Referring a client with nail problems to a physician sounds like a great idea—until you realize you don’t know where to send her! It’s not practical just to tell your client she has a problem you cannot treat in the salon. She’s likely to walk out of your salon and straight into another one. You should make clients aware of the importance of medical care because a nail problem may seem to them a mere inconvenience. This is where you come in. When you notice a nail problem, you should point it out and explain the abnormality and why you can’t perform services. Then stress the importance of proper medical care.
Obviously, hangnails and other minor nail health problems are not going to require this kind of attention, but if there is a problem you cannot identify or service, don’t just send the client home. Refer her to a physician and encourage her to make an appointment. By providing the client with a physician’s card as well as a recommendation, you may help communicate the potential seriousness of the problem.
You can’t, however, just pick a dermatologist’s or podiatrist’s name out of the phone book and refer clients to that physician. The doctor may not be taking new patients, or worse, may have a reputation around town as “the last doctor on Earth I’d let touch me.”
Establishing a referral relationship with a physician is the first step in establishing your salon’s policies regarding nail diseases and disorders. Many of your clients may already have a regular physician or may have health insurance that requires treatment at a specific facility. But offering a referral is a strong statement of your professionalism and concern.
How do you find a good doctor? Your clients are much more likely to follow your advice if you personally recommend a trustworthy local physician who specializes in nail health.
When searching for a good physician for your clients, use the same tactics you would when seeking a doctor for yourself: Ask your friends, family, and clients for recommendations.
If no one can refer you to a good dermatologist or podiatrist, contact your local hospital or country medical association and ask for the names of doctors interested in referral relationships. If you still don’t have any luck, you may have to consult the yellow pages and let your fingers do the searching.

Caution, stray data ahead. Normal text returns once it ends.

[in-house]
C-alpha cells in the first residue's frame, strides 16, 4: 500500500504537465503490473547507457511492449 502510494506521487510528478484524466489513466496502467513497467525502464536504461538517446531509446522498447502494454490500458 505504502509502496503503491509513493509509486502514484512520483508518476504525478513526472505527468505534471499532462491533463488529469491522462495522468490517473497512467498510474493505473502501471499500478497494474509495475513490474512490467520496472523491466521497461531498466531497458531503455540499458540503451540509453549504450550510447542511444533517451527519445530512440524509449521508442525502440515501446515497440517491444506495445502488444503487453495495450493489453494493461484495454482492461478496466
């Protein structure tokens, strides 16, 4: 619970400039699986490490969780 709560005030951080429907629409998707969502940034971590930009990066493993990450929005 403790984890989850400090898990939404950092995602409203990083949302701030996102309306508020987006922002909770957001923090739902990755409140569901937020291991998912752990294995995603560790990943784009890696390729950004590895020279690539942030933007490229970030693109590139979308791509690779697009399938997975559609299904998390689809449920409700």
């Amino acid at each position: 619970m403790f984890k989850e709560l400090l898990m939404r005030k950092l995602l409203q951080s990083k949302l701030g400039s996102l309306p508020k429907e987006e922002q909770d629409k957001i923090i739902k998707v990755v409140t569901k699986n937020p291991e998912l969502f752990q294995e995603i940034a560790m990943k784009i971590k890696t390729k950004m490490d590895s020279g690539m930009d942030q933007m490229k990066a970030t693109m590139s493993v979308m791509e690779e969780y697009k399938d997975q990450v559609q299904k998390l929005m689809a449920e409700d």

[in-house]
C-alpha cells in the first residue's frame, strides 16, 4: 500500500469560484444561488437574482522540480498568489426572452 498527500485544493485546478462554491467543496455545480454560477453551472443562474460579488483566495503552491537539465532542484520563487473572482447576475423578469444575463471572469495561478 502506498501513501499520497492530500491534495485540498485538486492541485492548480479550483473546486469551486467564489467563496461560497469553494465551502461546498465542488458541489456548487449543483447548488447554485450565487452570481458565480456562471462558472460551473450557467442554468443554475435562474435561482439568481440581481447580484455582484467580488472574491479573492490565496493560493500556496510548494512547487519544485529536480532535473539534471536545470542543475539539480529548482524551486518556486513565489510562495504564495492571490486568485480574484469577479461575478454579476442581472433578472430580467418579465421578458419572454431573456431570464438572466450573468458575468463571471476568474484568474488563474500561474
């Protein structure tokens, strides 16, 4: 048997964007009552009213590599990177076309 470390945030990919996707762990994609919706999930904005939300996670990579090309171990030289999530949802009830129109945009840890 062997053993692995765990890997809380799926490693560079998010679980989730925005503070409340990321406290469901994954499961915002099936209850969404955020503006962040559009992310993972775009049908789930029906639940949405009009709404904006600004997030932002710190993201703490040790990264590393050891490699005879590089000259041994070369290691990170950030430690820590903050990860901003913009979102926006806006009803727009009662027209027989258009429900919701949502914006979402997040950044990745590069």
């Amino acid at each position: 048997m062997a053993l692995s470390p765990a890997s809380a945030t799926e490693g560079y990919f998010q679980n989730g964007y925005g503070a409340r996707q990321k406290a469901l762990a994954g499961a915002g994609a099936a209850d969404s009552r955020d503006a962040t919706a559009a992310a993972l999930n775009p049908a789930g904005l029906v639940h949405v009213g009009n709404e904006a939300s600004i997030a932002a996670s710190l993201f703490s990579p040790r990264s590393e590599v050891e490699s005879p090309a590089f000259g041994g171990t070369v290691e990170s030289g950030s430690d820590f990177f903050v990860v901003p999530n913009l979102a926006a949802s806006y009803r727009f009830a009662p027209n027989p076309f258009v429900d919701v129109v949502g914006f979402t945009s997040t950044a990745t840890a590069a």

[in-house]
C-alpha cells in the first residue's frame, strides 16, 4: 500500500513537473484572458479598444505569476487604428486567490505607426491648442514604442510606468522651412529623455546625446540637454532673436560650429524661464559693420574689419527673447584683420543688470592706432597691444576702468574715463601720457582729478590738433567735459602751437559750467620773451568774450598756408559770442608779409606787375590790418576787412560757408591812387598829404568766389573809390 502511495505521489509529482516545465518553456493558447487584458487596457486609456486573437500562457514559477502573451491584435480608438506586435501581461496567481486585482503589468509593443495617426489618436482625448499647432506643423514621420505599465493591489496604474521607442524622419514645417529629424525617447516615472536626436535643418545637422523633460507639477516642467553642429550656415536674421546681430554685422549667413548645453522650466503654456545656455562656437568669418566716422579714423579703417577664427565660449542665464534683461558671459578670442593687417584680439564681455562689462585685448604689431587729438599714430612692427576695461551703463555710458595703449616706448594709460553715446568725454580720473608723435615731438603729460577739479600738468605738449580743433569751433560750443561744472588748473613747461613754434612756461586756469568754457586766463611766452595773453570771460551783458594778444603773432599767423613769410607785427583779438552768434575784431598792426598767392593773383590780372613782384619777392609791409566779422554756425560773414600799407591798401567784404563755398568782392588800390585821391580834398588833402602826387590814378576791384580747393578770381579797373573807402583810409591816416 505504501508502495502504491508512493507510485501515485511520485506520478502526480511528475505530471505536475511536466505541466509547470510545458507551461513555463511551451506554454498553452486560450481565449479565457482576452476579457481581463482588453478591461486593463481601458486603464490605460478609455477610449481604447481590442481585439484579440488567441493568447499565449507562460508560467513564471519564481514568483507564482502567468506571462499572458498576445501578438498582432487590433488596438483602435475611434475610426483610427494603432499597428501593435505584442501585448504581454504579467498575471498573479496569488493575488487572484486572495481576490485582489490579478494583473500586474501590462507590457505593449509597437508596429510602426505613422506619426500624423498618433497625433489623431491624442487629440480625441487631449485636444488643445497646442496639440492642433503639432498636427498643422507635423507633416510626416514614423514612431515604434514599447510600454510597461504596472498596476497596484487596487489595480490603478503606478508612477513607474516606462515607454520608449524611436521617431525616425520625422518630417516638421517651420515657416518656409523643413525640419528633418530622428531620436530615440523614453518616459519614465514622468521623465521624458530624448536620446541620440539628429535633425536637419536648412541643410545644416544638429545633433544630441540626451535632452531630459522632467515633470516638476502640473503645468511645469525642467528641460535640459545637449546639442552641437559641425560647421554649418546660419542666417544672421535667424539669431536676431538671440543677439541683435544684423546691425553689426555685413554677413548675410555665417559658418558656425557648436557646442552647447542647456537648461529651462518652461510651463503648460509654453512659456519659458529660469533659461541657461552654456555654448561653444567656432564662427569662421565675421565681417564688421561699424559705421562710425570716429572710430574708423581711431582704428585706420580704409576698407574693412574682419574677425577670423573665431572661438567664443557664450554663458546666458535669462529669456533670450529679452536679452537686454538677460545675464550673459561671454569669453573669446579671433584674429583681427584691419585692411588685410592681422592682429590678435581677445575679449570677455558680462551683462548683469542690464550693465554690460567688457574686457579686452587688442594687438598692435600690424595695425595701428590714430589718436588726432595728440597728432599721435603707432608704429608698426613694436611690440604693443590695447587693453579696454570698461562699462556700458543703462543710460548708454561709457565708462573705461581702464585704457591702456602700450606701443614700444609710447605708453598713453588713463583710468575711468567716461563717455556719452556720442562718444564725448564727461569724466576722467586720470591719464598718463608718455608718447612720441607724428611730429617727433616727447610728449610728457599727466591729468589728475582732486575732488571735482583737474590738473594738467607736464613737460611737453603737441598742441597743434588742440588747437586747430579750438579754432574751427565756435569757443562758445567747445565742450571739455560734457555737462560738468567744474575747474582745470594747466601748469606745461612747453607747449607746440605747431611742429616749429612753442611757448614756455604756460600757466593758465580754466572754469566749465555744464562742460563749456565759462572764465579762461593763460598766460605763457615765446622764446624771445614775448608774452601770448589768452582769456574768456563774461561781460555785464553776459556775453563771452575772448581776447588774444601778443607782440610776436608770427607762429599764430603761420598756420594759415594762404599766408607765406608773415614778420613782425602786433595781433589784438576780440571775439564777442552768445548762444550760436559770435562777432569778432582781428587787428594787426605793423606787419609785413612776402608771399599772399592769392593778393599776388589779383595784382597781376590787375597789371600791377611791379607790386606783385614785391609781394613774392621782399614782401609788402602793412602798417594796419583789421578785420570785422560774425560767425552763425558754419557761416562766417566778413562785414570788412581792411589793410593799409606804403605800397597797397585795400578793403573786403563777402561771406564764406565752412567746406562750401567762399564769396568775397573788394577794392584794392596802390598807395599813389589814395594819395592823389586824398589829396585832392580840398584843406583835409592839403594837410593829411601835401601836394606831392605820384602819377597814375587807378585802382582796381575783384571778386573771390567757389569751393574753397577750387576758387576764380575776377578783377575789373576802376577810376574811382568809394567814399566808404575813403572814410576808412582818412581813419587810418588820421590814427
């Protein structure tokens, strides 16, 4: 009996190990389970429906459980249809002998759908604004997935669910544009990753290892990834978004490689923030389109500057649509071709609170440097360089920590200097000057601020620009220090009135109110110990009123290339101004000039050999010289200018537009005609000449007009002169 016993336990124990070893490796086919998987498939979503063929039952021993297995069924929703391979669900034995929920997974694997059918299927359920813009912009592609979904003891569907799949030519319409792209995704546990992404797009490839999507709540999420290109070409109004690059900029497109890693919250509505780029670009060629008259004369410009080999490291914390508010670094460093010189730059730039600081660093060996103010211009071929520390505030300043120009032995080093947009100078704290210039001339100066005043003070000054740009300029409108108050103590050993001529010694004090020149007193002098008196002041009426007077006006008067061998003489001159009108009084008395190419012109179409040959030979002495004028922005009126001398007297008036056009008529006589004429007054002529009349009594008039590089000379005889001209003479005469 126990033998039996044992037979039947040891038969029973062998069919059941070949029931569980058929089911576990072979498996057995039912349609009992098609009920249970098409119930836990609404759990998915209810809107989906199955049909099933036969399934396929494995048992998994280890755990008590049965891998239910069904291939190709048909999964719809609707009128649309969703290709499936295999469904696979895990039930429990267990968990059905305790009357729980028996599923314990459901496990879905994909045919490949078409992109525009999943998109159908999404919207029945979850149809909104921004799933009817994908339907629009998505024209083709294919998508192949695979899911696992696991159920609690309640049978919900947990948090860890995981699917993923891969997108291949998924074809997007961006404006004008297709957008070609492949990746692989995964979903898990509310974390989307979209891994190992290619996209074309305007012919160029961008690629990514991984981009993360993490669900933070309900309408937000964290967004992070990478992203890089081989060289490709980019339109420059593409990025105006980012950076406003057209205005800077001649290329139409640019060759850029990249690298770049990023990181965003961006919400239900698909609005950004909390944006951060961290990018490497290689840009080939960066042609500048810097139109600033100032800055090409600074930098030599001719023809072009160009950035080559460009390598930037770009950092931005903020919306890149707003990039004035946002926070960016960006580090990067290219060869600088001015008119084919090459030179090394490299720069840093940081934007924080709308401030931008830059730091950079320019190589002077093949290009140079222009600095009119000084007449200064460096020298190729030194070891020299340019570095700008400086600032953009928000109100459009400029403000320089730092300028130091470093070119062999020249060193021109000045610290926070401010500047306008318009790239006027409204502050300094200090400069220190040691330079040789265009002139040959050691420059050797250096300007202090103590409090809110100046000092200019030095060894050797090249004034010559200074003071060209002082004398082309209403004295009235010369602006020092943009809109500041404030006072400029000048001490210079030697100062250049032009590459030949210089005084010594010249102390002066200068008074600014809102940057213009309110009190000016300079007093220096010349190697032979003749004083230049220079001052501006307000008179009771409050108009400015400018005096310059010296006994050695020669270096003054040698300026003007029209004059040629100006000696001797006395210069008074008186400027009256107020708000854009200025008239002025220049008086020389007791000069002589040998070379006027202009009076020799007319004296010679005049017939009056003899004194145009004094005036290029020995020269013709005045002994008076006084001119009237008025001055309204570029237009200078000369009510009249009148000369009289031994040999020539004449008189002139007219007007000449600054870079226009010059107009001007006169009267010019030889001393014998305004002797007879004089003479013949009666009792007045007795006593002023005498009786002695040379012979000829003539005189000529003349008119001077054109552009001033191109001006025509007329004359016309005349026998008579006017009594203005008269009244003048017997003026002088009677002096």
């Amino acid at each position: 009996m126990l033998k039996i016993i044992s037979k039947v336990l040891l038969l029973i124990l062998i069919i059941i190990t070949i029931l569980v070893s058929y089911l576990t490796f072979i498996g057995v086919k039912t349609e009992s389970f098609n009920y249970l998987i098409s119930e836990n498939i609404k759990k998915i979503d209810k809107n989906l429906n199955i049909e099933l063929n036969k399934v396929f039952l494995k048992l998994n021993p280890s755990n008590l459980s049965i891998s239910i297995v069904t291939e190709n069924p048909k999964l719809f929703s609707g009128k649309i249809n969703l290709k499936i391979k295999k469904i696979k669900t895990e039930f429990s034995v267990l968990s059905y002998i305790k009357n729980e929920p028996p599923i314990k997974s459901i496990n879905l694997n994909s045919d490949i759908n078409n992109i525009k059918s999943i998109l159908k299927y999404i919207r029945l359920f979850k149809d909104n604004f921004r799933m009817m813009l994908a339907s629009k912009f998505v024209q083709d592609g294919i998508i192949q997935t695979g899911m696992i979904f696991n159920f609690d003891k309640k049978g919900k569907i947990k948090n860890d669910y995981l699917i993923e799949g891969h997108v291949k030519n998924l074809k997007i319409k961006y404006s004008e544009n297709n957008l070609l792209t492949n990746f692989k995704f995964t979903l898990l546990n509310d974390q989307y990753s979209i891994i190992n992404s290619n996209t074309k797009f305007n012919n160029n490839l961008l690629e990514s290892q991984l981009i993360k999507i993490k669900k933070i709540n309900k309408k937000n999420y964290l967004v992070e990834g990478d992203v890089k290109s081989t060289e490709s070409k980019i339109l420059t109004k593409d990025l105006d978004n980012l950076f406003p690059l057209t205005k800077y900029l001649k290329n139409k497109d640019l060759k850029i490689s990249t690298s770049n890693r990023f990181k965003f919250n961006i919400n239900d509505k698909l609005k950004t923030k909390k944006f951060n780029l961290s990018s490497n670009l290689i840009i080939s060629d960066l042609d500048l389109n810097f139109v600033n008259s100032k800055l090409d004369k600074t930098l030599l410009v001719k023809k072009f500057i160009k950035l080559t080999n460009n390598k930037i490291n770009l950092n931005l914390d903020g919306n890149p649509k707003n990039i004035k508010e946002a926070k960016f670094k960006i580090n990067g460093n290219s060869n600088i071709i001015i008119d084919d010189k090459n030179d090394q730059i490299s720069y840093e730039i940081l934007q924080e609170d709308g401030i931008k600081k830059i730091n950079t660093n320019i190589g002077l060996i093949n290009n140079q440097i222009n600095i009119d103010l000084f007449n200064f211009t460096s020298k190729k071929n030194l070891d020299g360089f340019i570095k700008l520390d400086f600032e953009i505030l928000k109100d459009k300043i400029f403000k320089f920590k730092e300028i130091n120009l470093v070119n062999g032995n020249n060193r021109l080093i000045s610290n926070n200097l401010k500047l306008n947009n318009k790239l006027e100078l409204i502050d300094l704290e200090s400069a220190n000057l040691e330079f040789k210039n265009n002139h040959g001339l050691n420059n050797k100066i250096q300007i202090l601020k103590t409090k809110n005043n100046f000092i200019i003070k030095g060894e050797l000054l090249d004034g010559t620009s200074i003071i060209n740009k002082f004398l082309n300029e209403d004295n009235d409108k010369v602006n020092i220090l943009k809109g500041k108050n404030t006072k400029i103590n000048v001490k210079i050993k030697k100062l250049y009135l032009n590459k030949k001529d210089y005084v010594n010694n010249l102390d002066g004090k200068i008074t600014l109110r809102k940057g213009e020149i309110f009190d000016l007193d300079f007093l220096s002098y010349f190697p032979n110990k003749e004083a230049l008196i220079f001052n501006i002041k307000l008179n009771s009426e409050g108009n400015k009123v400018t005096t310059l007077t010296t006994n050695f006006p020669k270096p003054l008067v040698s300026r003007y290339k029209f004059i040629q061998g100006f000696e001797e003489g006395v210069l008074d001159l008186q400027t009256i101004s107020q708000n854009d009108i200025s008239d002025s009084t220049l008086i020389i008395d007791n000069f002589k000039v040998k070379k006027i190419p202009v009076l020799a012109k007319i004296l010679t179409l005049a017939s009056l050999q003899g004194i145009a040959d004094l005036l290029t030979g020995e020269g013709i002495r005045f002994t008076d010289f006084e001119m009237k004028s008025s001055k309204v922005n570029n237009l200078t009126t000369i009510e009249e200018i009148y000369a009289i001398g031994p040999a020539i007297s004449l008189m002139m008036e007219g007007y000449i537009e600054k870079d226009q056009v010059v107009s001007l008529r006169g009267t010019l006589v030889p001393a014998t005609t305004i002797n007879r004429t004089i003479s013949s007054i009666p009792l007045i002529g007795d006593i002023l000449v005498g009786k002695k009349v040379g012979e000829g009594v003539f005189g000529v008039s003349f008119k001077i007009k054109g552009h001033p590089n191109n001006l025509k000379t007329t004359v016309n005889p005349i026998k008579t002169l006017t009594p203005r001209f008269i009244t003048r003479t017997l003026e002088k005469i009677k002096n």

Once you have several physicians’ names, it’s time to get on the phone and set up interviews. Most physicians are busy with patients during office hours, so expect to leave a message. Tell the receptionist your name, telephone number, and why you are calling. Keep the message brief, however, or it’s likely to become confused. If you don’t hear from a physician within two days, call back.
When the physician returns your call, explain your interest in establishing a referral relationship. Before you invest any more of your time, ask if she’s also interested. If so, set up a convenient meeting time to get acquainted.
During the meeting, note the physician’s personality and her reception to your plan. Is she friendly and talkative, or neutral and reserved? Does she listen closely to what you say, or does she interrupt with her own opinions? These observations are good indicators of how the physician interacts with patients.
If you are comfortable with the physician’s personality and are satisfied she’s knowledgeable about nail disorders, it’s time to ask the questions that will be important to your clients, such as:
- How long do new patients customarily have to wait for an appointment?
- What type of medical insurance is accepted?
- Will the doctor’s office bill insurance companies, or is the patient responsible for payment at the time of the appointment?
- What payment procedures are allowed for patients without medical insurance (i.e., can the patient make instalment payments on large bills, or is full payment expected at the time of service)?
Finally, discuss a mutual referral relationship. Does she realize the benefits of professional nail care? Explain your philosophy that looking good is part of feeling good, and that there are many things a professional nail technician can do to make her clients with fingernail or toenail abnormalities look good.
Don’t expect the physician to agree immediately to a mutual referral relationship and don’t push her. Remember, your objective is to help your clients and protect yourself. Invite the physician to your salon for a meeting and be prepared for questions. If she declines, it is your decision whether to refer patients to her anyway. However, don’t throw away a good physician’s card just because she won’t refer patients your way.
Once you’ve found one or two physicians you like, make sure you have a stack of their business cards on hand. You may also want to write a note to your clients explaining how you know the physician, the types of insurance accepted, and billing procedures. Your clients will appreciate your efforts and will be more likely to see a doctor when you recommend it.
When you refer clients to the physician, follow up yourself with the client. Ask the client if she went, how she was treated, and whether she liked the physician. Monitor clients’ responses and respond to complaints or dissatisfaction by contacting the physician and discussing problems as necessary.
Although it sounds involved, the whole process shouldn’t take very long, and it will pay off for your business in the long run. There are plenty of good physicians, and most are truly interested in keeping patients healthy and happy, just as you are.